Curation, Social Business and Beyond
132.6K views | +0 today
Follow
Curation, Social Business and Beyond
Covering the ongoing evolution of curation & beyond; the impact & innovation http://xeeme.com/JanGordon
Curated by janlgordon
Your new post is loading...
Your new post is loading...
Scooped by janlgordon
Scoop.it!

Before You Hit The Retweet Button - Here Are Some Important Things To Consider

Before You Hit The Retweet Button - Here Are Some Important Things  To Consider | Curation, Social Business and Beyond | Scoop.it

I selected this piece written by Stanford for Pushingsocial because I thought what he had to say was important for all of us who are on Twitter. It's also a great segue for taking our tweets/curation to the next level in 2012.


We're all curating and I believe it all begins on twitter. Our careful selection of what we tweet as well as who we retweet reflects who we are and what value we're bringing to our following.


**2012 will be all about reputation and quality, what we did last year won't cut it. We have to take our work to the next level.


The author suggests that if we abolish the RT button  it would make all of us go to the actual blog and read the article, add our own comments or maybe create our own tweet based on the article.


I thank you Stanford, for being so honest about your tweeting and for giving us food for thought before we hit the retweet button.


I can't imagine tweeting or retweeting anything, no matter who posted it, without going to the site and reading the article. There have been so many times when I saw a great headline only to be disappointed because the content had no substance, and at least one or two instances where the facts were not correct. 


So be careful! Remember that you put your name behind anything you tweet.


My advice is, don't post anything if you haven't read it and if it isn't top quality, don't retweet it.


Here's one thing that caught my attention:


Do We Need A Little Tough Love?


**I’m not advocating that Twitter scrap the retweet button but this thought experiment is intriguing.


**If anything, it reminds us that curation is more than just clicking a button.


**It requires attention to detail and delivering value.


**I wonder what would happen if content marketers and curators would implement a self-imposed retweet button boycott.


**Go back to the old-school and spend time with every blog post and craft every retweet. What would change?


Curated by Jan Gordon covering "Content Curation, Social Media and Beyond"


Read full article here: [http://bit.ly/rvfiuz]

more...
No comment yet.
Scooped by janlgordon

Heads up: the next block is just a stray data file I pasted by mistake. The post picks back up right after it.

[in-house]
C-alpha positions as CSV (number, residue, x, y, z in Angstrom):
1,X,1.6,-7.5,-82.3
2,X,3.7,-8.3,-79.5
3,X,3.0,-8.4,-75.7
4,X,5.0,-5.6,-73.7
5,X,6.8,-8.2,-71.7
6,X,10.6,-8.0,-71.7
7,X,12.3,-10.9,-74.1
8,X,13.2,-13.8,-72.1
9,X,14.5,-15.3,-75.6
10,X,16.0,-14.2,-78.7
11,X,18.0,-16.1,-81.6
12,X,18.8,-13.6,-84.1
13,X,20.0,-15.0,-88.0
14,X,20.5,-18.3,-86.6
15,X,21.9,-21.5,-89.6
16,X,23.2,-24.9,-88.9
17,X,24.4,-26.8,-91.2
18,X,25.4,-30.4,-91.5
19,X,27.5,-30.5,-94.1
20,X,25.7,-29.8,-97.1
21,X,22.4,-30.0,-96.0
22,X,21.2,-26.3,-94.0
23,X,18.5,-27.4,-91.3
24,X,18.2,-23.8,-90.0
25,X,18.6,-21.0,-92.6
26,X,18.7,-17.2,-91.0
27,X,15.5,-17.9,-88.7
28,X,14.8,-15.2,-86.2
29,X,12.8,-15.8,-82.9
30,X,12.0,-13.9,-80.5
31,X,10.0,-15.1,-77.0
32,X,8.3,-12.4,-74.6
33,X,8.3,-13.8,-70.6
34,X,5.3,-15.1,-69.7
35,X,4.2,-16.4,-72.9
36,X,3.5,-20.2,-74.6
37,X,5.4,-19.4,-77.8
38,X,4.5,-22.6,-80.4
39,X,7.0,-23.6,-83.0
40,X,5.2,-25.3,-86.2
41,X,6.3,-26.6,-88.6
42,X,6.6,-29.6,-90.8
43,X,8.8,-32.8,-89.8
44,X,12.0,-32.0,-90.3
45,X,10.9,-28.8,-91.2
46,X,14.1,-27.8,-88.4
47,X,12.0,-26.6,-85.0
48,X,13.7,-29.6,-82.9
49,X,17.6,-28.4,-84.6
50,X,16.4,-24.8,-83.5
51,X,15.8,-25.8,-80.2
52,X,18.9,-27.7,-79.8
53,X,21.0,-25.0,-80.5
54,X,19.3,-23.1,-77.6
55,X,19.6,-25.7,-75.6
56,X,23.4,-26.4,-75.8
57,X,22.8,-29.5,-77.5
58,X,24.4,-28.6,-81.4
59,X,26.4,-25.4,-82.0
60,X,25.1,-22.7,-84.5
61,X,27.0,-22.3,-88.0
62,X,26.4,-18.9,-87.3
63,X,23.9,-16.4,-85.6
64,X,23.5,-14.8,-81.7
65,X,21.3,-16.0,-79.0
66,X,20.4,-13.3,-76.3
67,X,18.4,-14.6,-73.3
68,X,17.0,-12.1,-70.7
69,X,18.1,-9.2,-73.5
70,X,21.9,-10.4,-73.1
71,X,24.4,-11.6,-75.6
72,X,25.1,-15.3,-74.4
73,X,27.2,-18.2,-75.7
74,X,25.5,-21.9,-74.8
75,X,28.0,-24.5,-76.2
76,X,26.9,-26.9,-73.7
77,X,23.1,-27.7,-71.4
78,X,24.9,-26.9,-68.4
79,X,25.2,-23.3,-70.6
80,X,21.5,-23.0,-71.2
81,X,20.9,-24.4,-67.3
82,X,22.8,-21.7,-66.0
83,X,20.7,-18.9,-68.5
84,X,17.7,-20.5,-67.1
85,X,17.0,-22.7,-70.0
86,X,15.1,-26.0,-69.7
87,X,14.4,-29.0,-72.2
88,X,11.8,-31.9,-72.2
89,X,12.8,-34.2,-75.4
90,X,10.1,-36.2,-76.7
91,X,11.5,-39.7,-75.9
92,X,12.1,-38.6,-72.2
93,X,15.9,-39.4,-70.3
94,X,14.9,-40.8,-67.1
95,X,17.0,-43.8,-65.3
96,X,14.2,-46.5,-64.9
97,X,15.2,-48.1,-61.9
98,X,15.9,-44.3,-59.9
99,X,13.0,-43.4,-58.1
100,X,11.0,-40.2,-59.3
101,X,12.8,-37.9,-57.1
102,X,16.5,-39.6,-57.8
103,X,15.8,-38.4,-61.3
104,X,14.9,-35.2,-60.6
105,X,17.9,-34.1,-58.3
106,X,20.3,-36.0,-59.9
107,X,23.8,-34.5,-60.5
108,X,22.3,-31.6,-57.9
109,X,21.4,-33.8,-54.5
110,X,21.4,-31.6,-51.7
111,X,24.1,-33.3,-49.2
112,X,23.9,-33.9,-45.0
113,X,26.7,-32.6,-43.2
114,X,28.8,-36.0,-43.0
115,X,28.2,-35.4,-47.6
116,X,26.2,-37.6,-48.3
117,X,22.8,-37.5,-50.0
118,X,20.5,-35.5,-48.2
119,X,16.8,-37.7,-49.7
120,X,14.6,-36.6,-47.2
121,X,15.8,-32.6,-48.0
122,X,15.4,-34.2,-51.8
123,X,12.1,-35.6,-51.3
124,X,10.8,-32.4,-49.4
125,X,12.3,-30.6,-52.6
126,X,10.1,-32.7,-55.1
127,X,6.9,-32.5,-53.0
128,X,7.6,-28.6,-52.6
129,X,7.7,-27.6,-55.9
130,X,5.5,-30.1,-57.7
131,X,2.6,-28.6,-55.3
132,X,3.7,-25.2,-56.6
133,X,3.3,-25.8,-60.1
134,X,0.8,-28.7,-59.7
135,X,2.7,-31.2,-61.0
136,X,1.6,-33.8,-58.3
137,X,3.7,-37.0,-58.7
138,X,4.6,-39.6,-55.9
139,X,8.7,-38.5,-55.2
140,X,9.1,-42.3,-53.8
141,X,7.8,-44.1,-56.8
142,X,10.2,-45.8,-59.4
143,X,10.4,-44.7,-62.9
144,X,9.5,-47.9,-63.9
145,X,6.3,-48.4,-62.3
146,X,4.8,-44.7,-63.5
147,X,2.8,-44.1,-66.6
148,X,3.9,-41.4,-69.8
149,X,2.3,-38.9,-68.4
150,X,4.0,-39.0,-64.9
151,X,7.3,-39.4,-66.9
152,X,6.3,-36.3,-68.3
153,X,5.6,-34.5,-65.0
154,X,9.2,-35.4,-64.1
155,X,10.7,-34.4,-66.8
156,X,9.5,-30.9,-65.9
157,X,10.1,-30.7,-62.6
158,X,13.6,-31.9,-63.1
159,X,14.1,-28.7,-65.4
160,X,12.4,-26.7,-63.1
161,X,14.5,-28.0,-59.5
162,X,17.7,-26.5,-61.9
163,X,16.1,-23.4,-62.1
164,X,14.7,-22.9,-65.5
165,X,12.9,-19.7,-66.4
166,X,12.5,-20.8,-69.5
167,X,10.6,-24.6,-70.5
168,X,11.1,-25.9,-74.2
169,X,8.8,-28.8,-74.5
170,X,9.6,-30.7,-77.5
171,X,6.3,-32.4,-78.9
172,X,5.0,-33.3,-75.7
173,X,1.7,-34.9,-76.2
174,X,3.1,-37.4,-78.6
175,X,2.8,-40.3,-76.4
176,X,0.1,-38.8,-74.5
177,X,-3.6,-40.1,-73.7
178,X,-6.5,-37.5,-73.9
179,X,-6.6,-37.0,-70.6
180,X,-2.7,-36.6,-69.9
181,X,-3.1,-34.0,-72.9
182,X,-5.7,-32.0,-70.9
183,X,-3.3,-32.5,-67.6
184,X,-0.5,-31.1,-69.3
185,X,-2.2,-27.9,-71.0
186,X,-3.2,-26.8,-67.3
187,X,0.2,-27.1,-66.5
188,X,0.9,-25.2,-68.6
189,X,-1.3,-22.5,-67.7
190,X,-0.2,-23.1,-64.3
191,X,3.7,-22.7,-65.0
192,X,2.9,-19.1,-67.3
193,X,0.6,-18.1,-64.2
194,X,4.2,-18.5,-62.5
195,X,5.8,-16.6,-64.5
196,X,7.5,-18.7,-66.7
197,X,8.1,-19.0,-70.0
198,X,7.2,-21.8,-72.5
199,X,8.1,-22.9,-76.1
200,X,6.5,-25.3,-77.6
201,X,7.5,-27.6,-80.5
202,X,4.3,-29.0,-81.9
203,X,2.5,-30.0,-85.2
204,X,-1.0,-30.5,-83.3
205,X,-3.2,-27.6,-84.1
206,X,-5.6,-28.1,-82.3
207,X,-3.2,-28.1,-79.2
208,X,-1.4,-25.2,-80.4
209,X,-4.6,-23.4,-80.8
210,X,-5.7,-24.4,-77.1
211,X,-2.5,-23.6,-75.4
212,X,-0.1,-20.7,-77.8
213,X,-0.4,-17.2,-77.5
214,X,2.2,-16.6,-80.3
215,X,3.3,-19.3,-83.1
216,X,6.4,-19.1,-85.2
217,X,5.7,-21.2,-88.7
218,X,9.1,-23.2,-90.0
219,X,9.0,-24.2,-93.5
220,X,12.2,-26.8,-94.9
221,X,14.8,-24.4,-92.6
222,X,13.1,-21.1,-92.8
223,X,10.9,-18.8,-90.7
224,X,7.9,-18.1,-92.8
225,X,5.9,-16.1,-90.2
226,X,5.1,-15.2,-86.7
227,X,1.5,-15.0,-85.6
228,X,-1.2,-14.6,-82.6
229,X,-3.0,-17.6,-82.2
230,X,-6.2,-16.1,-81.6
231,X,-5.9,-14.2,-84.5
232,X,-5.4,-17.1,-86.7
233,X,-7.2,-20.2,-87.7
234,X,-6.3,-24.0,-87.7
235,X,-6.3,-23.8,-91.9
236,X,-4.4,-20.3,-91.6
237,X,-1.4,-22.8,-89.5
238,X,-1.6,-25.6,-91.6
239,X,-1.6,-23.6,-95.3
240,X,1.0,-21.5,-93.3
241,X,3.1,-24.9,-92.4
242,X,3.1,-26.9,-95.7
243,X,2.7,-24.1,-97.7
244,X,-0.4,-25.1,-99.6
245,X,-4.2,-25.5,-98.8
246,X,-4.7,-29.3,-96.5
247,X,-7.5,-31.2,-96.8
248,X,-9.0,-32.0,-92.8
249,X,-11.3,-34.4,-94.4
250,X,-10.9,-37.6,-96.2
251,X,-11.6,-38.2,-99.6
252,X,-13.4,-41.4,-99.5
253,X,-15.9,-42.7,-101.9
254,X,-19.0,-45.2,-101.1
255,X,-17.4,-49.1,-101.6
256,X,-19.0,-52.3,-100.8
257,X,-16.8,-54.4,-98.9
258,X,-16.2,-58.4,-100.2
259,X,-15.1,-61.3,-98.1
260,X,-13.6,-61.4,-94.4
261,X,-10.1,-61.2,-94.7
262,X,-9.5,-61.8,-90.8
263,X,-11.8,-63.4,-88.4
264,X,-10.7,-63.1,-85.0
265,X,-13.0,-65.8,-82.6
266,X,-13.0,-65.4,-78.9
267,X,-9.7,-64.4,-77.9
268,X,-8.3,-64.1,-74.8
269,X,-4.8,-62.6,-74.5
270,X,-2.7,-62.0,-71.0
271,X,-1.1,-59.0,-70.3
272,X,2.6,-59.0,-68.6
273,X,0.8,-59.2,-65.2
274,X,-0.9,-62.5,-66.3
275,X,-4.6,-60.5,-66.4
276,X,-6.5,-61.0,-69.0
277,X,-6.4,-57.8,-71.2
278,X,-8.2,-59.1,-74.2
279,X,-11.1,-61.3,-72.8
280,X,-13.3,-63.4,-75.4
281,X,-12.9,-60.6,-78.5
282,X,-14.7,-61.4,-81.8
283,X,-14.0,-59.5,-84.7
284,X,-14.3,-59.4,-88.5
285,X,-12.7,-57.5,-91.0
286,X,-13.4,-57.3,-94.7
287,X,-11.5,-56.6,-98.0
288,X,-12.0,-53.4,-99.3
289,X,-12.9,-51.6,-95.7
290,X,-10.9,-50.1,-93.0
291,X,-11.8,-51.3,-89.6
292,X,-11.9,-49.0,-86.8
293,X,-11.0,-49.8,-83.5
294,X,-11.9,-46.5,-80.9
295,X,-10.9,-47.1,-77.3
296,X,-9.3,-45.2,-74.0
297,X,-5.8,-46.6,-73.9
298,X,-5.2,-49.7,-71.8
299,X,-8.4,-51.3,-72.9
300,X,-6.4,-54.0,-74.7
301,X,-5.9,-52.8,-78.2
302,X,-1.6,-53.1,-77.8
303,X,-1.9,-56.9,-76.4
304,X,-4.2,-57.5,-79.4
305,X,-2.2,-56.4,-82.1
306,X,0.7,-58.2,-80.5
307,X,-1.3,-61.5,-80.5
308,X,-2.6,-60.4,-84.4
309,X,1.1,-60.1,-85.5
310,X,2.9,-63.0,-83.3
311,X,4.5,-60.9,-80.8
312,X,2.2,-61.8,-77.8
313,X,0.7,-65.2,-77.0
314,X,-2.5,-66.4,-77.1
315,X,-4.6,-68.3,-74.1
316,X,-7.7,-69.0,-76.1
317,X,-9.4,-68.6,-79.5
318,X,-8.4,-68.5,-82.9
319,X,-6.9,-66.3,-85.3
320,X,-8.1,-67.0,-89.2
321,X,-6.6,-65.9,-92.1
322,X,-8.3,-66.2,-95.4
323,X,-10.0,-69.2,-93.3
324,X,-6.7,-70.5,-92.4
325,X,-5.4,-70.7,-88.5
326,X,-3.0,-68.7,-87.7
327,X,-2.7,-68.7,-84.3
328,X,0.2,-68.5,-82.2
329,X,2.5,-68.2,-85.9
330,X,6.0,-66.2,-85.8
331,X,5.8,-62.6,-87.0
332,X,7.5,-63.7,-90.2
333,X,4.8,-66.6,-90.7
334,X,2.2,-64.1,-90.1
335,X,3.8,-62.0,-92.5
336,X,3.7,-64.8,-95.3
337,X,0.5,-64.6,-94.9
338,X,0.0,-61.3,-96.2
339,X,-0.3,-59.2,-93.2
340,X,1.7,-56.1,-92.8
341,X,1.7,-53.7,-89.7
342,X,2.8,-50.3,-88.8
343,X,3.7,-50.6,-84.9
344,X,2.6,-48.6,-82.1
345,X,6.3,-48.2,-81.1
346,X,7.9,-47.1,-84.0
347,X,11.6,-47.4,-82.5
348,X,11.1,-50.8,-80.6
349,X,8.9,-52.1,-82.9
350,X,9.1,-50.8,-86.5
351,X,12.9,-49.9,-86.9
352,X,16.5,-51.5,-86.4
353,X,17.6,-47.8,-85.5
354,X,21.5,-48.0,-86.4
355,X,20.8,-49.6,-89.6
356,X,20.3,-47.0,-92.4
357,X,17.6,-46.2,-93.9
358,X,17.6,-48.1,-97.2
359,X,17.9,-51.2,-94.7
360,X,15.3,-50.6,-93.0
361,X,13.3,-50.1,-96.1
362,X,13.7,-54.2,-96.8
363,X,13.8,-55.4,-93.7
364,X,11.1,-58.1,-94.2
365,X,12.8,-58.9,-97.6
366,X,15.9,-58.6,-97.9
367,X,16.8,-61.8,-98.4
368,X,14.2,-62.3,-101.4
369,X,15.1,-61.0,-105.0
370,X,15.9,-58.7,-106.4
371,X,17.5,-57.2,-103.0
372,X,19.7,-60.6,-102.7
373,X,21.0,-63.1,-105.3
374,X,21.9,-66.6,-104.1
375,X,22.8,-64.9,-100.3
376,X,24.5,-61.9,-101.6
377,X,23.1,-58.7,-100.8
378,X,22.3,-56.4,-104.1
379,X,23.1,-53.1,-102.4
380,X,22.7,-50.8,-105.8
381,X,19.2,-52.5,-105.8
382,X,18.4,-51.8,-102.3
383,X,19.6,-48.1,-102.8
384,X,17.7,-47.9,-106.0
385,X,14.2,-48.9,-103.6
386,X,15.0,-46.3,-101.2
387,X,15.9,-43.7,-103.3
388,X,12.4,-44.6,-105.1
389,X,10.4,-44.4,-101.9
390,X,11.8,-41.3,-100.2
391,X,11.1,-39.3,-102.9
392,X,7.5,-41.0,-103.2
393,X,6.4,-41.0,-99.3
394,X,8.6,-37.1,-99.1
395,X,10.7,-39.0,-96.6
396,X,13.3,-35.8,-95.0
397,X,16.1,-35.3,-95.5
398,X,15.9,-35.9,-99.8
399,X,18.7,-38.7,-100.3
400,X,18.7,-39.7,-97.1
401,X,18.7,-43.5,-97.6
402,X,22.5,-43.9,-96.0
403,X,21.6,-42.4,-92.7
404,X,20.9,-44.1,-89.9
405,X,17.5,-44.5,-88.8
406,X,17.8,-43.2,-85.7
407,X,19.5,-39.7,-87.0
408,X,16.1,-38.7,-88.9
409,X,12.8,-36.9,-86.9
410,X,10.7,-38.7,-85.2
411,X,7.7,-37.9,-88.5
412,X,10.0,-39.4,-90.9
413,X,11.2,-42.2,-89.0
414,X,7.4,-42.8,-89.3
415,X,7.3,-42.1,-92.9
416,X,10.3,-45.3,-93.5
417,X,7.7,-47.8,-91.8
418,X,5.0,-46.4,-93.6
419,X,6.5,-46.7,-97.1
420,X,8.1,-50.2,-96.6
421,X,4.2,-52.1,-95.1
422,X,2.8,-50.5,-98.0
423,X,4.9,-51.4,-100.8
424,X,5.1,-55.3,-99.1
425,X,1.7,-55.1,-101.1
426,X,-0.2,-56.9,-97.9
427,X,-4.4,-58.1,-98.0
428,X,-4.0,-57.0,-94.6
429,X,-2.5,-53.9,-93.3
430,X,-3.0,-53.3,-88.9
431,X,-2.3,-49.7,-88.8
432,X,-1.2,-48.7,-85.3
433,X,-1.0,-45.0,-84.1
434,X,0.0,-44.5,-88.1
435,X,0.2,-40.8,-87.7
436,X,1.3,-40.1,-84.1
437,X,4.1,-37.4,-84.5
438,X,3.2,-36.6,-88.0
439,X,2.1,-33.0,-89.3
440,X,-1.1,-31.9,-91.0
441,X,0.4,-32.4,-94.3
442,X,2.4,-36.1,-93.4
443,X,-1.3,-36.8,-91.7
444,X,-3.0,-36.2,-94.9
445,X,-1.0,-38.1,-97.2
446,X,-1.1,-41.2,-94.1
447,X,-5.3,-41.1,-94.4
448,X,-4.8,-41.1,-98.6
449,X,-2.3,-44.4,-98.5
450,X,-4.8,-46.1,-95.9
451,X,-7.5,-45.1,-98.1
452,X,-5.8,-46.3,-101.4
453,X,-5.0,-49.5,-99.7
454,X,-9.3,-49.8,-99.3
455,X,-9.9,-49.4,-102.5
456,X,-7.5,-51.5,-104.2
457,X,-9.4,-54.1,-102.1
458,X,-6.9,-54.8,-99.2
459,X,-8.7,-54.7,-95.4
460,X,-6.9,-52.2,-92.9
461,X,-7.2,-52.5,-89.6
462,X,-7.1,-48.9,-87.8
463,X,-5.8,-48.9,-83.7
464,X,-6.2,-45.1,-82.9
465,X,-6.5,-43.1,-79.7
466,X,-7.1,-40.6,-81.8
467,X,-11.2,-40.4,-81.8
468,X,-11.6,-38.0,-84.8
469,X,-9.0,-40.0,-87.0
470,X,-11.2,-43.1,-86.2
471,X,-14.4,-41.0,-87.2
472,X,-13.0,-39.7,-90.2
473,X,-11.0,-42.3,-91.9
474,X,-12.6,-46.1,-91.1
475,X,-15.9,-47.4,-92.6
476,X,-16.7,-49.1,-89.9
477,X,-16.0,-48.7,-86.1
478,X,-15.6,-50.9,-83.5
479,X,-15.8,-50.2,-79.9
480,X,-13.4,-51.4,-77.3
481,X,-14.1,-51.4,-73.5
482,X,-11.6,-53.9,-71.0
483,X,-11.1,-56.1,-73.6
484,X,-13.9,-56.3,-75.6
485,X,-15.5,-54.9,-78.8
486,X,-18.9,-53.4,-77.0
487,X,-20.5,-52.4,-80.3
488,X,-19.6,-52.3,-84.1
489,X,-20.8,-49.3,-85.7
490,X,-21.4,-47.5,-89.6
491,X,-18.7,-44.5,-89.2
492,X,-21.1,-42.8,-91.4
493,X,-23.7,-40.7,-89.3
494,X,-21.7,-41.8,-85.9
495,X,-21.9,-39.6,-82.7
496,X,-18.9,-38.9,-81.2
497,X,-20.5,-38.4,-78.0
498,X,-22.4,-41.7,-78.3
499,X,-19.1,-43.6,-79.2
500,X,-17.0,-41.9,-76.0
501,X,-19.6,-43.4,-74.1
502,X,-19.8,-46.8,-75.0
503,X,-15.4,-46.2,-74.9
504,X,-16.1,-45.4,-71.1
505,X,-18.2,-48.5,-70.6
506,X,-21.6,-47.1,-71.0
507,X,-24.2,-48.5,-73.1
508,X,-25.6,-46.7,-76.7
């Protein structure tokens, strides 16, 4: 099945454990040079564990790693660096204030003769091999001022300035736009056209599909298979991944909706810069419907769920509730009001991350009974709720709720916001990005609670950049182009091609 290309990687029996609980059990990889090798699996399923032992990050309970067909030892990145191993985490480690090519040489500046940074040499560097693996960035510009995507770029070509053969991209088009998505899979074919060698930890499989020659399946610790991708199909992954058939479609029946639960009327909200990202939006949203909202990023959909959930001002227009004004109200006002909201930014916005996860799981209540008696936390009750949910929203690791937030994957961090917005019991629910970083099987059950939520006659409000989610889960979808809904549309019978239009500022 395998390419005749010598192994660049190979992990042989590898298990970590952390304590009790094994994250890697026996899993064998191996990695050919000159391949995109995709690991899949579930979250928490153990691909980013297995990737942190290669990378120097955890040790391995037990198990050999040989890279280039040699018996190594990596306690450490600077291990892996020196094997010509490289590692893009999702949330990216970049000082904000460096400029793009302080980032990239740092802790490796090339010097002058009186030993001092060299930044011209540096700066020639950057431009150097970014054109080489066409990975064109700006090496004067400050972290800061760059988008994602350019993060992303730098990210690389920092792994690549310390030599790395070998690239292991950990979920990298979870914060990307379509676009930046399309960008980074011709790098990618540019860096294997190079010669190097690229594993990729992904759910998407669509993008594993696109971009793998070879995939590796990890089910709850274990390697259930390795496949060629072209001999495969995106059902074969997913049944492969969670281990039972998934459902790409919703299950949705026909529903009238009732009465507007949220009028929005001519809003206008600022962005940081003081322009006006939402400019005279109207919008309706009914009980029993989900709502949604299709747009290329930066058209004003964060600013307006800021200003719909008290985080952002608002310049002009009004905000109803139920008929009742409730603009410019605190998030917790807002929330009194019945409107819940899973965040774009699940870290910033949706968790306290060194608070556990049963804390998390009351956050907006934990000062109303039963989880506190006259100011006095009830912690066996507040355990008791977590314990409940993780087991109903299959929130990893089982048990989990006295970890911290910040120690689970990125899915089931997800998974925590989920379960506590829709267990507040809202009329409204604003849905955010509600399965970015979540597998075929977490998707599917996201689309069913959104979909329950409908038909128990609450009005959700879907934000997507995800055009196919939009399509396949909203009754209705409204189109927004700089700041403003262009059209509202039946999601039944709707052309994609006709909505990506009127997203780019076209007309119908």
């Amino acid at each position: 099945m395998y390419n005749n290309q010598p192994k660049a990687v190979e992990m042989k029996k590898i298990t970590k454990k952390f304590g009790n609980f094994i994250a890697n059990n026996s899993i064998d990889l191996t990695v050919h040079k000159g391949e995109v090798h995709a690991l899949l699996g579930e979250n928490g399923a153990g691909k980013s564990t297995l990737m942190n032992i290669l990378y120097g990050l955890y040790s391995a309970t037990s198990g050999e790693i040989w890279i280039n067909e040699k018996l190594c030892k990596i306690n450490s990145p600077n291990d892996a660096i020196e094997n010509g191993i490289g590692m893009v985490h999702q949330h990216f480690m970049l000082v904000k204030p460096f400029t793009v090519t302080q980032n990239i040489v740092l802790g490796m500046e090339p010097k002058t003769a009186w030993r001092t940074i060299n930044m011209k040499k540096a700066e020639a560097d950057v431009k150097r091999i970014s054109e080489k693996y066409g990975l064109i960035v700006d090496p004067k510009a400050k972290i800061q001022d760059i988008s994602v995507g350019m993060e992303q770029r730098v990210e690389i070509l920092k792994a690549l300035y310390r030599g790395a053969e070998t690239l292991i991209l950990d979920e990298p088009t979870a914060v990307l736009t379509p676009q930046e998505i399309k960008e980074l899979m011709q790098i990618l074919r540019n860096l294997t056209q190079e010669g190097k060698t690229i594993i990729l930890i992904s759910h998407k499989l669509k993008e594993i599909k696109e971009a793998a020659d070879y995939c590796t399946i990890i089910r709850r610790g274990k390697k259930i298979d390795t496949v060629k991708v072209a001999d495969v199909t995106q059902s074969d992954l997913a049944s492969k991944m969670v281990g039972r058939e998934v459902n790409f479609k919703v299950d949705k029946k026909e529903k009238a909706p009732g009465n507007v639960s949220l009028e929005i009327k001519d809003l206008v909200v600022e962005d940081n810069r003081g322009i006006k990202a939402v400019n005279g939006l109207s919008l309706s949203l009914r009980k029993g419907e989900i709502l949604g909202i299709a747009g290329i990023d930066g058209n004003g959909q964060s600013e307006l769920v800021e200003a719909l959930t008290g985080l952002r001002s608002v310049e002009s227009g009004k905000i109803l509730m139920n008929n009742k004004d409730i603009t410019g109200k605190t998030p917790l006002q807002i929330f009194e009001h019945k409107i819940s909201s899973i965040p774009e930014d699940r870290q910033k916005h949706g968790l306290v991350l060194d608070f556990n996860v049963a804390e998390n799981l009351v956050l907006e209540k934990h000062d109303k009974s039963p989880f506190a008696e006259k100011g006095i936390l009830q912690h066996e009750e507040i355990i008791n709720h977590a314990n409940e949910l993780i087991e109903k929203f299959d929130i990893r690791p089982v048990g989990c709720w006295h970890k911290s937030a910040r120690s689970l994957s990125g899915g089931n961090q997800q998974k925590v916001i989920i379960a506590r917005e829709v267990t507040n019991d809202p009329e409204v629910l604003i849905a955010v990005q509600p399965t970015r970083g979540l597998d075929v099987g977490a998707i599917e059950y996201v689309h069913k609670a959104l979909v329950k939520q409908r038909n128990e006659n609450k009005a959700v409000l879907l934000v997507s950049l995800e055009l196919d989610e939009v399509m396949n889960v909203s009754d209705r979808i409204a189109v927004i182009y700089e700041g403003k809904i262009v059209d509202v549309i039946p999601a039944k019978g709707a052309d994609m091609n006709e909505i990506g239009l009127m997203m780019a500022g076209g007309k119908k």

Scoop.it!

If You're B2B, What Day You Tweet Doesn't Matter

If You're B2B, What Day You Tweet Doesn't Matter | Curation, Social Business and Beyond | Scoop.it

I don't know about you, but I just registered, if you are B2B, this looks like it will be a good webinar given by Jay Baer   who really knows what he's talking about and friends at Argyle Social.  They promise it will be valuable (yet free) and they answer some of the big questions about social media timing under the experimental microscope.


Excerpt:


The Right Answer is No Answer


Sometimes, like in this case, despite how hard we look for it the answer we seek just isn’t there.


I find this piece of B2B “non-advice” interesting, because dating back to the early days of email marketing, we’ve always wanted to believe that message recipients’ behavior differs enough through the week that we should stage our communication accordingly.


We used to send emails on Tuesday, Wednesday, Thursday because more people are on vacation Monday and Friday. Then, everyone starting sending their emails mid-week, and we flooded inboxes so much, engagement rate plummeted.


Read more...........


http://bit.ly/o2luwa

more...
No comment yet.
Scooped by janlgordon
Scoop.it!

A Visual History Of Twitter [Infographic

A Visual History Of Twitter [Infographic | Curation, Social Business and Beyond | Scoop.it
Twitter has certainly come a long way since that day in 2006 when it opened for the public to sign up.


Excerpt:


As of lately, it seems Twitter has gotten their act together, and they are actually doing quite well. That is, apart from the whole direct message thing not working properly and missing tweets.


I wonder how much they are working on that, and when it’s actually going to be solved. It would be interesting to know if they have even located the problem yet. This article isn’t about all the bugged code that obviously will be fixed in the near future (hopefully). It’s about the history of the brand as a whole.


The social media news site Mashable recently put together an infographic outlining the most significant milestones and records that portray the growth and importance that Twitter has been able to achieve.